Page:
Dan P. McAdams is the Chair of the Psychology Department at Northwestern University, Evanston, IL. He is also Professor of Psychology and Professor of Human Development and Social Policy at Northwestern, and he is the Director of the Foley Center for the Study of Lives, which is an interdisciplinary research group funded by the Foley Family Foundation and dedicated to studying personality development in adulthood. Honored as a Charles Deering McCormick Professor of Teaching Excellence, Professor McAdams teaches courses in Personality Psychology, Adult Development and Aging, Theories of Human Development, and the Psychology of Life Stories. Author of nearly 200 scientific articles and chapters, numerous edited volumes, and 6 books, Professor McAdams works in the areas of personality and life-span developmental psychology. His theoretical and empirical writings focus on concepts of self and identity in contemporary American society and on themes of power, intimacy, redemption, and generativity across the adult life course. Professor McAdams is the author of The Redemptive Self: Stories Americans Live By (Oxford University Press, 2006). Integrating research he and his students have conducted over the past 15 years, The Redemptive Self charts a new psychology of American identity as expressed in cultural and historical American texts and images and in the life stories of caring and productive American adults in their midlife years. The book won the 2006 William James Award from the American Psychological Association for best general-interest book in psychology, across all subfields, and the 2007 Association of American Publishers Award for excellence in professional and scholarly publishing. His latest book is entitled George W. Bush and the Redemptive Dream: A Psychological Portrait (Oxford University Press, 2011). Professor McAdams is also the author of a leading college textbook in personality psychology, The Person (Wiley).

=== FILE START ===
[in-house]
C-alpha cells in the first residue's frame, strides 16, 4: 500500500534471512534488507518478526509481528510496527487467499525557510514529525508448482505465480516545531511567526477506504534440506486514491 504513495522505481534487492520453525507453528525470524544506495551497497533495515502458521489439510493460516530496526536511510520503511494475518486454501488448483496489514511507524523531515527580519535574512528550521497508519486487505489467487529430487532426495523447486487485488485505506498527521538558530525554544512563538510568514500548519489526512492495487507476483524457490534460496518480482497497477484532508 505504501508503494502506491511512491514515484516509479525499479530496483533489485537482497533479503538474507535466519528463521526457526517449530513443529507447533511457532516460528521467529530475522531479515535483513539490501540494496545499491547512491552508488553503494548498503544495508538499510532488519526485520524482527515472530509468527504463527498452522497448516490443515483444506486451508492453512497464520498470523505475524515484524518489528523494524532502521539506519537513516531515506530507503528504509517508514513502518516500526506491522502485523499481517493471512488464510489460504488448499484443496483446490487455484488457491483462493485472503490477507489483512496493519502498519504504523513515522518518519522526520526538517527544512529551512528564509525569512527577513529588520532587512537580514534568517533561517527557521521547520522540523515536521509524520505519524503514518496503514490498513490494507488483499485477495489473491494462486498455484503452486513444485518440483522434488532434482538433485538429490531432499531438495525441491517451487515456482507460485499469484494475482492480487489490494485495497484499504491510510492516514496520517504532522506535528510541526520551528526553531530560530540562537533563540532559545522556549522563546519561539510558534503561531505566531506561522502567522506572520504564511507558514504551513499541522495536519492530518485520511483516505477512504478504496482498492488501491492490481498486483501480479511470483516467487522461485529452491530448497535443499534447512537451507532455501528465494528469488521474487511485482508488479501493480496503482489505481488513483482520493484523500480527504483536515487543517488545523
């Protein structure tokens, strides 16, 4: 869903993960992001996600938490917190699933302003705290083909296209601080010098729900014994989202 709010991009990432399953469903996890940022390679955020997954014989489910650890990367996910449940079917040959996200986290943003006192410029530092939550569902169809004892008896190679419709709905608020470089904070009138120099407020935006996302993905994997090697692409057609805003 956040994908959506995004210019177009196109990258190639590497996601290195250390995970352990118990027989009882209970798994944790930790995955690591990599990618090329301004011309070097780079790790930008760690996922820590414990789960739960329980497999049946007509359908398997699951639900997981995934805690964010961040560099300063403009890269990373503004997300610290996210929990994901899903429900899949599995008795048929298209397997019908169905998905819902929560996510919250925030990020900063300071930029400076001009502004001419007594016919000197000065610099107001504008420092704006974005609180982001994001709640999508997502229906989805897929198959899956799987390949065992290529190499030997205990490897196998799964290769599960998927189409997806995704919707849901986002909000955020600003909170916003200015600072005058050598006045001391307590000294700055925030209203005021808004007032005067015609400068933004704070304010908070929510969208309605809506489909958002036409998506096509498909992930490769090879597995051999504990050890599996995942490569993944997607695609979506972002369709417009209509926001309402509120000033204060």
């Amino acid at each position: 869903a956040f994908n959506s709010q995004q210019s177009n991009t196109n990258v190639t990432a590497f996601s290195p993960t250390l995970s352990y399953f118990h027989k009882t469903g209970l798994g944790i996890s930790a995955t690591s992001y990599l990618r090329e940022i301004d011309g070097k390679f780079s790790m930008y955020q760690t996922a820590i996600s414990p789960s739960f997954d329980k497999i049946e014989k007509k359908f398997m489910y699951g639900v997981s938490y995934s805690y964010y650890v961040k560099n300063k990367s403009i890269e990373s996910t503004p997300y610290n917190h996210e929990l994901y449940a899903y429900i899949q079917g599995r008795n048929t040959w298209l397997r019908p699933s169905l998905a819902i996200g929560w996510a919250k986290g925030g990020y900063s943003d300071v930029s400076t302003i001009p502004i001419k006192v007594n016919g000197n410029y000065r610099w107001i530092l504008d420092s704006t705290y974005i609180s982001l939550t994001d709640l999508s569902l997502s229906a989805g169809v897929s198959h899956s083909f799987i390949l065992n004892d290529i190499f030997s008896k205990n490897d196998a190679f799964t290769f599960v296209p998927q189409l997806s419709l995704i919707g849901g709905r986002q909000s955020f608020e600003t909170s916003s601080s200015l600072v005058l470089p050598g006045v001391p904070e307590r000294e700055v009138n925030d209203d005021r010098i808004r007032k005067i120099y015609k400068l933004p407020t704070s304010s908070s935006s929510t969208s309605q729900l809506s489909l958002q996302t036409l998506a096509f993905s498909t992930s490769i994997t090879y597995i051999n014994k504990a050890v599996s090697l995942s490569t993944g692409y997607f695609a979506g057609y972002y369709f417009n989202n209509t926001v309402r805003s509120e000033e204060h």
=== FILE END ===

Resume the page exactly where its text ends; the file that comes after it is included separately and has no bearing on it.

McAdams received his B.S. degree from Valparaiso University in 1976 and his Ph.D. in Psychology and Social Relations from Harvard University in 1979.